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What Is a Debt Validation Letter?

If you’ve been contacted by a debt collection agency about an outstanding debt, you should have received something called a debt validation letter. This legal document outlines a debt the collector claims you owe and your rights under the Fair Debt Collection Practices Act (FDCPA). 

What Is the Purpose of a Debt Validation Letter?

A debt validation letter is essentially a notice from a debt collector with details about a consumer debt they are trying to recover, including:

  • The name of the creditor you allegedly owe money to
  • The amount they claim is owed
  • A statement about your rights to dispute the debt.

When Should You Receive a Debt Validation Letter?

Under the FDCPA, debt collectors are legally required to send a debt validation letter within five days of their first communication attempt with you, whether that was a phone call, letter, or other contact. So you should receive this letter shortly after initially hearing from the collection agency.

If it’s been more than five days and you haven’t received a validation letter, that could be a red flag that the collector isn’t operating within the law. You may want to push back and request a debt validation notice.

What to Do After You Receive a Debt Validation Letter

Don’t panic if you get one of these letters – read through it carefully and follow these steps:

1. Start by validating that the debt is actually yours. Check that you recognize the original creditor, the amount seems correct, and it’s not a debt you’ve already paid off or had removed from your credit report.

2. If you don’t dispute the debt, you can contact the collector to discuss payment options or arrangements after reviewing the notice.

3. However, if any part of the debt seems inaccurate, you have 30 days from receiving the letter to dispute it in writing. Once you dispute, the collector must stop all communication and collection efforts until they can provide proper verification of the debt. They have 30 days to respond with evidence, or they have to cease collection permanently.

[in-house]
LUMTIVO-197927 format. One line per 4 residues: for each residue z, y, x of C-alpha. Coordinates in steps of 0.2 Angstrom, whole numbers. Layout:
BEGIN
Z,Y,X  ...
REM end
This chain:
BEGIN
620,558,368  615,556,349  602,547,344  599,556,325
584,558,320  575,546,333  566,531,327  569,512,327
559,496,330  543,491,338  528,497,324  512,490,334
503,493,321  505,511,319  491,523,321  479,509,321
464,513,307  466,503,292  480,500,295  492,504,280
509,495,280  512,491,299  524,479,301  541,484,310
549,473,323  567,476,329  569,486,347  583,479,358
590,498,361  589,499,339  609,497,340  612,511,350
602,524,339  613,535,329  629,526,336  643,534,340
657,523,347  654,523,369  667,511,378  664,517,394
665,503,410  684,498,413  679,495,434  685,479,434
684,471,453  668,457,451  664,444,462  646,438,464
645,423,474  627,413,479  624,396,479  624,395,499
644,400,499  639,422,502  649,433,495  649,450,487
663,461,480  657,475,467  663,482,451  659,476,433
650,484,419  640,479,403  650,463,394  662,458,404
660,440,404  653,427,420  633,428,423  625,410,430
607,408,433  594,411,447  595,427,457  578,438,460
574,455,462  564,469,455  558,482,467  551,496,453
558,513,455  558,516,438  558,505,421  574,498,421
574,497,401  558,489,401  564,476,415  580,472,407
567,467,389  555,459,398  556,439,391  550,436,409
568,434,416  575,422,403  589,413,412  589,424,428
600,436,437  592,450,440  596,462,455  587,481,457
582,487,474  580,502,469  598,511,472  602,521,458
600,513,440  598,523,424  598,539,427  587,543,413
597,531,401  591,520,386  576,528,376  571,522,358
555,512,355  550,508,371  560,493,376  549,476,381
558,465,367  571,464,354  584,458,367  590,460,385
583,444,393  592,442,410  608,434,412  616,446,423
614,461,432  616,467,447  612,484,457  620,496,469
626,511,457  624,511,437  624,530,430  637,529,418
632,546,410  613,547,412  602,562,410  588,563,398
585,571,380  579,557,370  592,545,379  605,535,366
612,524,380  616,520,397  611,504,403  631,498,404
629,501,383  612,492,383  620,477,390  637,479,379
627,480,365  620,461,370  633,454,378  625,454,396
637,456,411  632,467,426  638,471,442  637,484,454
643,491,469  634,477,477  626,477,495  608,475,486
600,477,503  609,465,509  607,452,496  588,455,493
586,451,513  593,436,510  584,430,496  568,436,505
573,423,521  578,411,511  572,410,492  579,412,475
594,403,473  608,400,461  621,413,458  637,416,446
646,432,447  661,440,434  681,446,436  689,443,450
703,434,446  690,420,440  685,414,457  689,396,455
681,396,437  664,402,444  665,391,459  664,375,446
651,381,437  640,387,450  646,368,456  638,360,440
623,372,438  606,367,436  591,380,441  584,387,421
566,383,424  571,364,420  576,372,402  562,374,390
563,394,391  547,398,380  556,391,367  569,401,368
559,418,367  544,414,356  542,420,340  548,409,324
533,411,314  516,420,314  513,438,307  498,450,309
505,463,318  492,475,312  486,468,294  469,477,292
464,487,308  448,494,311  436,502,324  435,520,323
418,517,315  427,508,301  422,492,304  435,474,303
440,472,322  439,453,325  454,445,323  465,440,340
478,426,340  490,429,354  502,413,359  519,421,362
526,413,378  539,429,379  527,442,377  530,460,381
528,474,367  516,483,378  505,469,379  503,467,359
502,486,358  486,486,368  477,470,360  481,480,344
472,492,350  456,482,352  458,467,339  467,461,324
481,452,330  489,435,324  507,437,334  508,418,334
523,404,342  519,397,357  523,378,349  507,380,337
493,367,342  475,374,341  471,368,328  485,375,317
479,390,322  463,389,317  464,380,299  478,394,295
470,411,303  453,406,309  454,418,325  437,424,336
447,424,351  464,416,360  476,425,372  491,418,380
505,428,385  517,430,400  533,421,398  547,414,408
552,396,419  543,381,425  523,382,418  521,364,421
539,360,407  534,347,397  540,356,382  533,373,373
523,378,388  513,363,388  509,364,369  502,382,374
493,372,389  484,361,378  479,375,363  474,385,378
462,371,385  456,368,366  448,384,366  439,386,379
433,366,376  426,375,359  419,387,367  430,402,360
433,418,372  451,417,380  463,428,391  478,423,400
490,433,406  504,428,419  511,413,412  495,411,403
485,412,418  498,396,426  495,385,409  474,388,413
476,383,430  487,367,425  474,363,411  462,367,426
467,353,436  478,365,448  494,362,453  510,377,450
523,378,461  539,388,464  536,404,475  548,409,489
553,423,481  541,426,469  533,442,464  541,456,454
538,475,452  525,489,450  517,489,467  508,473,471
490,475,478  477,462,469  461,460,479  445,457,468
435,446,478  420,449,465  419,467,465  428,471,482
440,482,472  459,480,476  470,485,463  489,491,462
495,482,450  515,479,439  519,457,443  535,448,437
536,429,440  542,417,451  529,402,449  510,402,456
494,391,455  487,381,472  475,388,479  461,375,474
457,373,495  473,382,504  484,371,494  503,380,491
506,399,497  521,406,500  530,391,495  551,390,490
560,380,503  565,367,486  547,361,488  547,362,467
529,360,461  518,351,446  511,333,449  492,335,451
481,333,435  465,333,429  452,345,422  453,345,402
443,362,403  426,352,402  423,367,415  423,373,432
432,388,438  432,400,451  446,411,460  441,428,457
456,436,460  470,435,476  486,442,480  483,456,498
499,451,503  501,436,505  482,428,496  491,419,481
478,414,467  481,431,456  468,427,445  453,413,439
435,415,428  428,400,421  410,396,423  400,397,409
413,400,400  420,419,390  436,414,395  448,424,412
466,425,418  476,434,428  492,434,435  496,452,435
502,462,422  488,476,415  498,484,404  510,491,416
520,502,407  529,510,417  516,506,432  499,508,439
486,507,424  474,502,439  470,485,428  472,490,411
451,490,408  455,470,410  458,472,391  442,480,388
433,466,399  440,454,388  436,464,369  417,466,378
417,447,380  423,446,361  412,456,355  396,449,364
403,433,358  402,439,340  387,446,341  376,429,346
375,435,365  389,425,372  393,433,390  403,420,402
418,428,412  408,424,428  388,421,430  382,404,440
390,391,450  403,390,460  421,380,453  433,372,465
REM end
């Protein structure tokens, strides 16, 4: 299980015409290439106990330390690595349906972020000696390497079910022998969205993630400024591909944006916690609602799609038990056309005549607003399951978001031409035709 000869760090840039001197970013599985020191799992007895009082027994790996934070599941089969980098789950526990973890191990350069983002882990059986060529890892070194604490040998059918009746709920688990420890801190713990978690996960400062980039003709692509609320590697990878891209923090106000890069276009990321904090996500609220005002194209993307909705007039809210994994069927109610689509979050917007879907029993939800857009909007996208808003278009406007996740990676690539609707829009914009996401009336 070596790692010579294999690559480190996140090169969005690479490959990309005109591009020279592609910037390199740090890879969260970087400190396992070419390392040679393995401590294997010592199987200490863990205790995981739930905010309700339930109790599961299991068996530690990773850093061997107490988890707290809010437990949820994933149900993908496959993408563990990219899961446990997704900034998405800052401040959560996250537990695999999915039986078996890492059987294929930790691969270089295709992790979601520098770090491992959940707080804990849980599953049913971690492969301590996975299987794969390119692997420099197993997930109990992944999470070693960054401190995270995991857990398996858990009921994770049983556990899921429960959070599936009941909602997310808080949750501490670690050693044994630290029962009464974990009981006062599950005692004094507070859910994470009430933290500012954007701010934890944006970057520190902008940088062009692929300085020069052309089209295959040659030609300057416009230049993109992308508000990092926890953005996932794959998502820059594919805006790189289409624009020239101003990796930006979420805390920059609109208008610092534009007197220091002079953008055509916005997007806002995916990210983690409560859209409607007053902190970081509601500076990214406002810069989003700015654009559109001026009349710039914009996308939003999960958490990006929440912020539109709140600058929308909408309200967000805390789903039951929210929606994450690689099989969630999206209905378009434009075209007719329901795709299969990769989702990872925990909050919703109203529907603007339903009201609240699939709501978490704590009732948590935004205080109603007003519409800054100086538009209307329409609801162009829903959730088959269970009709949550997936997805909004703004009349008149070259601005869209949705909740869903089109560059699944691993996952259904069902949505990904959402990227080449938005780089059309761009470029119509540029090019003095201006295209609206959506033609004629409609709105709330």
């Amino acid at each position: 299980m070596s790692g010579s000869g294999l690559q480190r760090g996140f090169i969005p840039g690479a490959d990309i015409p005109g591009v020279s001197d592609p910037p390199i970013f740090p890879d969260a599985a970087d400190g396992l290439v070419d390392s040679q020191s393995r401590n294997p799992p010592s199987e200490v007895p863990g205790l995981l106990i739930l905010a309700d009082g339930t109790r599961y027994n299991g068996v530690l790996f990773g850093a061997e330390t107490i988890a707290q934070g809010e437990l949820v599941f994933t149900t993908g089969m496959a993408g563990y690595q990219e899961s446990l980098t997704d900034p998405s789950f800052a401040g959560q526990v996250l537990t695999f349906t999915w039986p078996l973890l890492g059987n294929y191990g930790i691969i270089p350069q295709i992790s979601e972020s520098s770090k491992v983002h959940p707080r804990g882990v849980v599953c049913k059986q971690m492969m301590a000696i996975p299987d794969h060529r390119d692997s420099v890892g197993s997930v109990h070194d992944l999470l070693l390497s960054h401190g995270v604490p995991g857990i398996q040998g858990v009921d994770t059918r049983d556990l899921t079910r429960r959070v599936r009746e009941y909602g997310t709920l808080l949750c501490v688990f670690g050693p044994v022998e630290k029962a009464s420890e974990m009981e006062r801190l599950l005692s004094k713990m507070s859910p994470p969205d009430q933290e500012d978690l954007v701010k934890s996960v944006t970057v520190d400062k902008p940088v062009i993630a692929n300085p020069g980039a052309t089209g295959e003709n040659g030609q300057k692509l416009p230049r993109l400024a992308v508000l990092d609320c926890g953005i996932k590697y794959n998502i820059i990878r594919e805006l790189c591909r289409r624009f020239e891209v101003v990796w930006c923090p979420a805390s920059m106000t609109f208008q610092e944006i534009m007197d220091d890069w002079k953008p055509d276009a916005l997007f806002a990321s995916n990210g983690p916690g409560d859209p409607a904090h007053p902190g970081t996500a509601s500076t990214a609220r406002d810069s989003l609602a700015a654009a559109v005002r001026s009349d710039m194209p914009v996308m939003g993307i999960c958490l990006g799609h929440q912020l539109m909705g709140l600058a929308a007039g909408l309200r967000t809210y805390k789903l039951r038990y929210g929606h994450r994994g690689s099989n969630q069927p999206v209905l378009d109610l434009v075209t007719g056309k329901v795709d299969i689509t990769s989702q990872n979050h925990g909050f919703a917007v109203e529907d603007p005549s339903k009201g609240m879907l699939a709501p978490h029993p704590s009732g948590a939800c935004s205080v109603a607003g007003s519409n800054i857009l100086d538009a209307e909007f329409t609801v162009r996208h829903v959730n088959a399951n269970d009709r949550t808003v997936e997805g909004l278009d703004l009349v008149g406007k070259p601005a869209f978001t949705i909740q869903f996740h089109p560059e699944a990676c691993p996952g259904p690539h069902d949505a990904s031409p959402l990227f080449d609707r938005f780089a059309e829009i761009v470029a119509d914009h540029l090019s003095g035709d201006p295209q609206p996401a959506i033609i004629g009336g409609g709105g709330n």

4. Don’t feel like you have to deal with this alone! Contact a Credit & Debt financial coach for guidance.

Tip: Keep copies of all communication with debt collectors for your records in case you need to refer back.

FDCPA Protections for Consumers

The main reason debt collectors are required to send validation letters is because of consumer protection laws under the FDCPA. Among other provisions, the FDCPA prohibits debt collectors from engaging in harassment, abuse, misleading statements, or unfair practices when attempting to collect a debt.

Some examples of illegal behavior that would violate the FDCPA include:

  • Calling you before 8 a.m. or after 9 p.m.
  • Using profane language or threatening violence
  • Lying about the amount owed or the implications of not paying.

Common Mistakes to Avoid With Debt Validation

While debt validation letters aim to help protect consumers, there are some common pitfalls you should avoid, including:

  • Ignoring the letter entirely. Even if you can’t pay right away, you need to respond appropriately to help preserve your rights.  
  • Accidentally admitting liability for a debt you don’t actually owe or recognize. Tread carefully in communications with collectors.
  • Sending a payment without first validating and verifying the debt is truly yours. 

Debt Validation Letter FAQs

What if I don’t receive a debt validation letter?

The Fair Debt Collection Practices Act requires debt collectors to send you a validation letter within five days of their first attempt to contact you. If you haven’t received one after five days, it could be a sign the collector isn’t following the law. You can request a validation letter from them in writing.

How long do I have to dispute a debt?

You have 30 days from receiving the debt validation letter to dispute it in writing. Once you dispute, the collector must stop all collection efforts until they can provide verification of the debt.

What should I include in my dispute letter?

  • Clearly state that you are disputing the debt.
  • Mention details you believe are inaccurate, such as the amount owed or the original creditor.
  • Request written verification of the debt from the collector.

What happens after I dispute the debt?

The collector has 30 days to respond with evidence that you owe the debt. If they can’t verify the debt, they must stop trying to collect it from you.

Bottom Line

Debt validation letters can seem intimidating, but they are simply required notifications of your FDCPA rights. Take them seriously, meet all dispute deadlines if the debt is questionable, and don’t let illegitimate collectors take advantage of you. If the debt is legitimate and you need professional help getting out of debt faster, consider debt management programs offered by Credit & Debt.

Kelly Baker

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Get financial freedom! Talk to a financial coach for free!